Glenturlie Parish Church was a pleasing modern building of plain harling with some pinewood panels; large windows in the ceiling brought the sun into the morning service. The estate it served was large, sprawling and rich. The church was rich, too; Rab ministered to lawyers and GPs and lecturers and high-powered IT execs, their wives, husbands and children. There were always funds for repairs to the church building or crèche equipment. But Rab tried to open the congregation’s hearts and minds to mission, to bringing Christ to the lost, to serving the poor and despairing and hungry. There were many needy folk, locally, albeit on the other side of town. His sermons were met with nods and smiles but little else. The church was determined to keep its hands clean.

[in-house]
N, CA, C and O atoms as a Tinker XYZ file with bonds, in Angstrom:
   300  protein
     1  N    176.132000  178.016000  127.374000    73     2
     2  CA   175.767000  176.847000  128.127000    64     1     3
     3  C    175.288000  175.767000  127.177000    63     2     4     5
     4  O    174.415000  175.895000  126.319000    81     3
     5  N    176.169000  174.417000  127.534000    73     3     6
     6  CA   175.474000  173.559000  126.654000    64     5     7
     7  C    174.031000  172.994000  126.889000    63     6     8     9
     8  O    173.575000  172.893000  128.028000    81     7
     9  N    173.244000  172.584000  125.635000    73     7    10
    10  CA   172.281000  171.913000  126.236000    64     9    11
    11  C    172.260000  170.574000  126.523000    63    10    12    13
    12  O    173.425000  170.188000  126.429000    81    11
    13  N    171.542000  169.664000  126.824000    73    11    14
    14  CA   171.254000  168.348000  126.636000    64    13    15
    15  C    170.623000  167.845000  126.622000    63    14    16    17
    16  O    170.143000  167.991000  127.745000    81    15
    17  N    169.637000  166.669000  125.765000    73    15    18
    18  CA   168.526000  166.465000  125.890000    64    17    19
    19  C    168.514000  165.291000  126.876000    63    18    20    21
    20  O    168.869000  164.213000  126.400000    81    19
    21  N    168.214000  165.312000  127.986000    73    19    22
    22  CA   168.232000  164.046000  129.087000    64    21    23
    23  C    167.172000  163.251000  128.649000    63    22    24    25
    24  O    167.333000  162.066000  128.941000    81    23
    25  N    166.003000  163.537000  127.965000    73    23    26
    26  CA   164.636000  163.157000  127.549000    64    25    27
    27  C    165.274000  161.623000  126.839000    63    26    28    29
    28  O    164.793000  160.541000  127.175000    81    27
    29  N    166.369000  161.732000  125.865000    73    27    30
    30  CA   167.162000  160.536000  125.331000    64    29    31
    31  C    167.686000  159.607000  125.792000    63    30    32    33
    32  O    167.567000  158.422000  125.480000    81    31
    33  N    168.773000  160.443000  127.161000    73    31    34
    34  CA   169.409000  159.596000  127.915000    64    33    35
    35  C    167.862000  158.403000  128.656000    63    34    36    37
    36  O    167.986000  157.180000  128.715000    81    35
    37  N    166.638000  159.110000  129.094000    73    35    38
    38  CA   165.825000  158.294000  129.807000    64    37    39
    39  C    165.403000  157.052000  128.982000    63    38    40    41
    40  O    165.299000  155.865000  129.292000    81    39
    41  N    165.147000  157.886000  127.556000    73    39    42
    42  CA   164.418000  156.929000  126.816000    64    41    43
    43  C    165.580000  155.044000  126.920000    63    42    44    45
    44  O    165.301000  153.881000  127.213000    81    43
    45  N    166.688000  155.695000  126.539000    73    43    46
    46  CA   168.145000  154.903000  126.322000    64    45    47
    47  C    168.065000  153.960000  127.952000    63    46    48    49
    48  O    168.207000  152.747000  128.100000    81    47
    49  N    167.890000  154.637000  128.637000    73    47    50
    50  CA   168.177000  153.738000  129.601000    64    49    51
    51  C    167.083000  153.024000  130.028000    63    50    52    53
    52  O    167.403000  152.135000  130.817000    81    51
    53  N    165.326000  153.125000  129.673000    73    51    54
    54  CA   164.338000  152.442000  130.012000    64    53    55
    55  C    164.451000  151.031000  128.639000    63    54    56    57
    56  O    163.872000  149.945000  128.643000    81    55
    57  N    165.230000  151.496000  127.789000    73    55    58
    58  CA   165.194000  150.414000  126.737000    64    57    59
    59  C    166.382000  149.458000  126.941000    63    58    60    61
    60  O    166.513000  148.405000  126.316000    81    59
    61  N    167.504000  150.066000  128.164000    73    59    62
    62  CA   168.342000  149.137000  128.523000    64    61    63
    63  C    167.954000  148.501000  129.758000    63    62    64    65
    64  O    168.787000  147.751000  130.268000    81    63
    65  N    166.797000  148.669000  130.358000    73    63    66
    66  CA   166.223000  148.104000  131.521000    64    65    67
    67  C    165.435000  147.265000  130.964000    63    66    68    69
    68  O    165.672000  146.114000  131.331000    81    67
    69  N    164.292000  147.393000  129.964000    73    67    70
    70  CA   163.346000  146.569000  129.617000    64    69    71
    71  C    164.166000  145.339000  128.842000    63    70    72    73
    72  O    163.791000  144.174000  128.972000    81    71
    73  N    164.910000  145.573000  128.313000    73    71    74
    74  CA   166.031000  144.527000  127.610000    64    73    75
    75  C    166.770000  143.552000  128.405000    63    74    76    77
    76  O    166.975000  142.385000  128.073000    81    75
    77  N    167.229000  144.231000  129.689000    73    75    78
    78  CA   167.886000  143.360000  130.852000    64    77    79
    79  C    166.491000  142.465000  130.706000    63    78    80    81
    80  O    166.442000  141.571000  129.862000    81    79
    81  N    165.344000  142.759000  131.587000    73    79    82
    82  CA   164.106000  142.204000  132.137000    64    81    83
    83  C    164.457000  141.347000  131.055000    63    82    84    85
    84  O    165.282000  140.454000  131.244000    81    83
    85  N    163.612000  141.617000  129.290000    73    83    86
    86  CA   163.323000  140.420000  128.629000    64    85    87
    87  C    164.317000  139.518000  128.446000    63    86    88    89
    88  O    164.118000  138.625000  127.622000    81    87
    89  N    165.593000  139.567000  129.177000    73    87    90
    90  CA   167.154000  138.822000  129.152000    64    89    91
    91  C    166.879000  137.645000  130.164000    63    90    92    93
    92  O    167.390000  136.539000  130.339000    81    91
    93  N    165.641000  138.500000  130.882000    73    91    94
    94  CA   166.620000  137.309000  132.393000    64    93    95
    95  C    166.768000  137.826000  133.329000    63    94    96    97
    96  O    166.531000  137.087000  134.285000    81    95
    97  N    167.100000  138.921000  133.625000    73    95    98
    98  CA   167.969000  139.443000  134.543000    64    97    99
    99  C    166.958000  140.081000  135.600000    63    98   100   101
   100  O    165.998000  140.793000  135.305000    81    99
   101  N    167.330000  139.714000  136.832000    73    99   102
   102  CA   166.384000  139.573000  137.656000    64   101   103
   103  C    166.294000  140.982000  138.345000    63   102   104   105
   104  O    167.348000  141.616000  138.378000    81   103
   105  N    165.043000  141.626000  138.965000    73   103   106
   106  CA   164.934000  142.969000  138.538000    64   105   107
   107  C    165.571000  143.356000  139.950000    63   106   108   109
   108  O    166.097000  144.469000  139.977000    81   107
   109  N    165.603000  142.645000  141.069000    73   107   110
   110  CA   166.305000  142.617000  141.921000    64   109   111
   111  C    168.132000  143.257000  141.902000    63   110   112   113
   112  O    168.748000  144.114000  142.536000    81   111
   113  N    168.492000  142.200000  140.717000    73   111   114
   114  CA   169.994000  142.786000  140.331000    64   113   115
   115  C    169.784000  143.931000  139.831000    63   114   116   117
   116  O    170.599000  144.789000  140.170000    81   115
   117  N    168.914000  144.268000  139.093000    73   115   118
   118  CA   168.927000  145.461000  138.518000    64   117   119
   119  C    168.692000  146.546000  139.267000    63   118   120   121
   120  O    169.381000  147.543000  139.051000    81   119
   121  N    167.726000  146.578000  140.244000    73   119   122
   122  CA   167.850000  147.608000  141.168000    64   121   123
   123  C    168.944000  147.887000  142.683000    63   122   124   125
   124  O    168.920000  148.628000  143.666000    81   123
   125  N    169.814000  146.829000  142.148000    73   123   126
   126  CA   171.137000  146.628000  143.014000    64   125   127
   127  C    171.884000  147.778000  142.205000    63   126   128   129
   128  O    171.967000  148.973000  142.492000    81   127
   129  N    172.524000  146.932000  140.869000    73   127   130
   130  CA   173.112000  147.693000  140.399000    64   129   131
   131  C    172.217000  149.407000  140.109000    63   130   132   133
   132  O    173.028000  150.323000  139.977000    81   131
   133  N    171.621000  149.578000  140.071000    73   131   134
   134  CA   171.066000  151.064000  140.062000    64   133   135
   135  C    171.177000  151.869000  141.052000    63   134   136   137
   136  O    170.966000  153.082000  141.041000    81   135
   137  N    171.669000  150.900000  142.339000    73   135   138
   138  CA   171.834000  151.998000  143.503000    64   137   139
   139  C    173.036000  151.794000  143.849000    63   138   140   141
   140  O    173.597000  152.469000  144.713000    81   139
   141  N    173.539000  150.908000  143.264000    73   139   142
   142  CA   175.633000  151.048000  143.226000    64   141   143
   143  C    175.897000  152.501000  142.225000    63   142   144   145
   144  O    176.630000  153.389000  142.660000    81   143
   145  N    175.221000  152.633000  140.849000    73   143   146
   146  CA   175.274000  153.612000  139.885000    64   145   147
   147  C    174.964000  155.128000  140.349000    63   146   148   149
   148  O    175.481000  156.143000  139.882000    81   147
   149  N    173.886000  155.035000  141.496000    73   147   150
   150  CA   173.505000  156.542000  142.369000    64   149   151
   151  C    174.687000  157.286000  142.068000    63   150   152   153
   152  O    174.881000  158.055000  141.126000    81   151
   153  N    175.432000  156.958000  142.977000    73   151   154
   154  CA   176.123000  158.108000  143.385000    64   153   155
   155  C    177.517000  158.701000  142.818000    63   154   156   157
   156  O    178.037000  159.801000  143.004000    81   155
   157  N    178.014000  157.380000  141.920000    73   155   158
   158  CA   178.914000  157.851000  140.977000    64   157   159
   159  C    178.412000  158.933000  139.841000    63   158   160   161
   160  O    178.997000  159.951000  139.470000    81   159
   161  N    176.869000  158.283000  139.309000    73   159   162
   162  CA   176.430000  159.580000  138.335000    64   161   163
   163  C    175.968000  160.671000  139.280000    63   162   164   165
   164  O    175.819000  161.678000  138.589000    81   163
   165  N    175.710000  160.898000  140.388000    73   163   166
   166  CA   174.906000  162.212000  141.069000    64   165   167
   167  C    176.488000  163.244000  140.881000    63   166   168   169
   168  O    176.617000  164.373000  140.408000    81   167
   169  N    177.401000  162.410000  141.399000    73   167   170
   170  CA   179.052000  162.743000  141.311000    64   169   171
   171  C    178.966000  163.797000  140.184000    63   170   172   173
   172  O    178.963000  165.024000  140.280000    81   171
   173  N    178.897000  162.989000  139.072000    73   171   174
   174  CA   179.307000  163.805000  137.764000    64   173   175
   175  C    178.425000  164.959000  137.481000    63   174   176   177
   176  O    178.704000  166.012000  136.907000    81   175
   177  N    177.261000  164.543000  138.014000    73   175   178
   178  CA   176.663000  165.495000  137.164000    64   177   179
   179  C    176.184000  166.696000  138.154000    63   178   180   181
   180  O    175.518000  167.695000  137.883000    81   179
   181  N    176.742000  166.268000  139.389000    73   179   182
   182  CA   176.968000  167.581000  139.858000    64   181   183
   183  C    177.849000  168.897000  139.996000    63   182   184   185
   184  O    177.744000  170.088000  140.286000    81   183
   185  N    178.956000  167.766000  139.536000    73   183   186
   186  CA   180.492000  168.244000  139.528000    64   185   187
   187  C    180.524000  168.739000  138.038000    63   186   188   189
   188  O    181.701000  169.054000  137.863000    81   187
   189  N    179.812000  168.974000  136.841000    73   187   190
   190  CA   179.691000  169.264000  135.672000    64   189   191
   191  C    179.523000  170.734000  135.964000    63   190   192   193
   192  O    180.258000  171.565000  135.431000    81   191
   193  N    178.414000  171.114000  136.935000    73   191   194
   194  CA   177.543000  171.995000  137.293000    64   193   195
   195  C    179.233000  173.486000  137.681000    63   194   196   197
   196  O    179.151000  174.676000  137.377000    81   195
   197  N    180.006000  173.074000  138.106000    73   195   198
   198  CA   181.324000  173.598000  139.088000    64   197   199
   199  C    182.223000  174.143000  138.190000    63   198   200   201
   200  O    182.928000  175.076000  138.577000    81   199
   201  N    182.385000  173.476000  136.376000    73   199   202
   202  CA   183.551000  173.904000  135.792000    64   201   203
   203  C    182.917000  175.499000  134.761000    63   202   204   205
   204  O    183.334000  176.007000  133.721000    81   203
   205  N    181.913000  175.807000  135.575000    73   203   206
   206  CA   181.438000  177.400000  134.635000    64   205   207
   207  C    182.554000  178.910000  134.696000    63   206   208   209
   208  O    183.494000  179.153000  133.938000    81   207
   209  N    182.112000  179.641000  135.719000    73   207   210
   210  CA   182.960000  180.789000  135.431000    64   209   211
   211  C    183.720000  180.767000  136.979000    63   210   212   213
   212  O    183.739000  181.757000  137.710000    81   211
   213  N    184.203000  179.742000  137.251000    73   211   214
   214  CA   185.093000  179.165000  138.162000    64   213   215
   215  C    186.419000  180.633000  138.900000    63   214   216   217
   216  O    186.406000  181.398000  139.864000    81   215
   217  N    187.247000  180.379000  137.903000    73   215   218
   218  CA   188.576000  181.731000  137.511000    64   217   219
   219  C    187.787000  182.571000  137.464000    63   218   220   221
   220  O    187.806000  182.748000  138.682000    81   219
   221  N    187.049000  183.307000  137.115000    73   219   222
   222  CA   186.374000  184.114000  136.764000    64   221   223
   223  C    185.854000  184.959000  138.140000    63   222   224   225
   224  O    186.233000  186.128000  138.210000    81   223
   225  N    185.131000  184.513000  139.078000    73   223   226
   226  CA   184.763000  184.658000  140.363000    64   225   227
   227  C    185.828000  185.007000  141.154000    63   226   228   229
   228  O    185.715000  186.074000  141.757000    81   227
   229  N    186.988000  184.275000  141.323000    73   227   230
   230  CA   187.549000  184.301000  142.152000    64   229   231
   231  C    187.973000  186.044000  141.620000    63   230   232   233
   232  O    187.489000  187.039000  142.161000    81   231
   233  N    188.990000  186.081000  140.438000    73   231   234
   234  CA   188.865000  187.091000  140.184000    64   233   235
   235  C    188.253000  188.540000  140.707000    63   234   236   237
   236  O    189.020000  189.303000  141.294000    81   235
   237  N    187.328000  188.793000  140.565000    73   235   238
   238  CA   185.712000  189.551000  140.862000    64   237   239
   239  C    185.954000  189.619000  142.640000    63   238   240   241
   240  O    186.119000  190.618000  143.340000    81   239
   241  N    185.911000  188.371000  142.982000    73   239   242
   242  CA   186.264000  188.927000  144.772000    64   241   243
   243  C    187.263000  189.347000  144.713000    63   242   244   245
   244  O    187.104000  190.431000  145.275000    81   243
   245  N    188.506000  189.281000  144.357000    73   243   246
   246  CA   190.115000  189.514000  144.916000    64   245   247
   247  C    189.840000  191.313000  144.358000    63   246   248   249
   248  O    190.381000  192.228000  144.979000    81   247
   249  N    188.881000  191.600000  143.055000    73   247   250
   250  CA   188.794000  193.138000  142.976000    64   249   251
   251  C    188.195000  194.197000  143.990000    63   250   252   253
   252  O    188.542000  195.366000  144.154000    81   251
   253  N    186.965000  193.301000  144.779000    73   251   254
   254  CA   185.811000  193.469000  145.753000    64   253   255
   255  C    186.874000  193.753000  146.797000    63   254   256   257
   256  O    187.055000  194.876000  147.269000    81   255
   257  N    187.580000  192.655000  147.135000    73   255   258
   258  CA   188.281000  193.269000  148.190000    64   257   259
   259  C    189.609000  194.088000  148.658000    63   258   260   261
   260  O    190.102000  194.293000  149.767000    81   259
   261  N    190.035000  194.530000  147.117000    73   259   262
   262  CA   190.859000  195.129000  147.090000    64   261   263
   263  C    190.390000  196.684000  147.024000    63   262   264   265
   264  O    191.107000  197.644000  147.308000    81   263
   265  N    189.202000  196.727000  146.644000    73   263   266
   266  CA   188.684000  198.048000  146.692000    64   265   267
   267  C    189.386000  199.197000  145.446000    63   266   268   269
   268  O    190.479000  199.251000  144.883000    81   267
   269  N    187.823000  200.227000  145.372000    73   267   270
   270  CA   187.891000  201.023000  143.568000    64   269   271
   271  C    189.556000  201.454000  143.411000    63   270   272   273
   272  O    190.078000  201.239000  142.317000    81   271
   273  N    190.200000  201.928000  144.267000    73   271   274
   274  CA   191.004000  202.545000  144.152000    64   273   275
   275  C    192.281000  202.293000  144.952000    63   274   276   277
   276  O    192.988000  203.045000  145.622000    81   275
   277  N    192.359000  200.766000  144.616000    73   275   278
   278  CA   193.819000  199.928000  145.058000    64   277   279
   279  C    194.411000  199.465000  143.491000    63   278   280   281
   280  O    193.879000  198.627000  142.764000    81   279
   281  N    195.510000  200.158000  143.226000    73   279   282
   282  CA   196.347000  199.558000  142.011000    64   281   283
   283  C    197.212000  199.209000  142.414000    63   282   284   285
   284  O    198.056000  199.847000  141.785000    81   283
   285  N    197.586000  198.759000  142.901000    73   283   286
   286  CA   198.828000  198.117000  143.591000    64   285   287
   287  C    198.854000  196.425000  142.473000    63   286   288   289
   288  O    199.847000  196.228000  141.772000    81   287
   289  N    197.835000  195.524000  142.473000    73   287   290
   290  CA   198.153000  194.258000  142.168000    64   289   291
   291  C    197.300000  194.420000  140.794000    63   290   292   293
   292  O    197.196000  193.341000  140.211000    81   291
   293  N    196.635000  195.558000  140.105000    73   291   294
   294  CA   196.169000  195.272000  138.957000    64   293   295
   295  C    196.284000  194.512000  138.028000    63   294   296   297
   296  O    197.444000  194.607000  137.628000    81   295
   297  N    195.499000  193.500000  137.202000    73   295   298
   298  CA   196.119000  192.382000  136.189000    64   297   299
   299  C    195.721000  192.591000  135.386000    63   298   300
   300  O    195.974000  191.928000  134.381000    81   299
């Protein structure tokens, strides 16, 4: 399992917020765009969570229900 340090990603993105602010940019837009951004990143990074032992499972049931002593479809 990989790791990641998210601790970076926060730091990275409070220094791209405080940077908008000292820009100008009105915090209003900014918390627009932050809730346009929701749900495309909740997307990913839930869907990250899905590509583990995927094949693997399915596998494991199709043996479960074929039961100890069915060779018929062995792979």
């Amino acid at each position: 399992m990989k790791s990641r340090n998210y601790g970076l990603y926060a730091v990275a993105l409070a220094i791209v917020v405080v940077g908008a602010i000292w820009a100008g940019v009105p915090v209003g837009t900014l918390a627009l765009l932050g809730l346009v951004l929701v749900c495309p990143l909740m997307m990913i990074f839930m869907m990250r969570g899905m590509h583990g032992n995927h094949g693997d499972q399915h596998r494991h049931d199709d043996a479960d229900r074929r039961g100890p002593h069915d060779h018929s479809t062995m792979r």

Rab craved prayer. He would go to a quiet spot in Derryburn Wood and pour out his soul to the Lord, seeking His will for Reverend Rab Soutar and for Glenturlie Parish Church. He would pray also that God would lead him, personally, to troubled souls that he could help.

The moon blinked between trees as Rab entered the wood. Away from the sodium-bathed streets, darkness embraced him and stars upon stars gleamed from the velvety sky, an infinity of tiny lights that spoke to him of the limitless, unimaginable reach of God. He decided to pray where a small patch of grass bounded the path. He took off his Craghopper cagoule, laid it on the ground, and knelt on it.

*****

‘This is SHITE!’ yelled Jason, hurling a newly-emptied lager can into the unseen undergrowth. ‘It’s dark. We cannae see anything. What are we doing here, man?’

‘Chill, man, I just thought it would be cool,’ said Connor, ‘all spooky and that. I didnae think it would be so cold and dark.’

Jason softened when Connor admitted his error. ‘It’’ll be a magic place to come when we plunk off school, though. Naebody from the council will find us here.’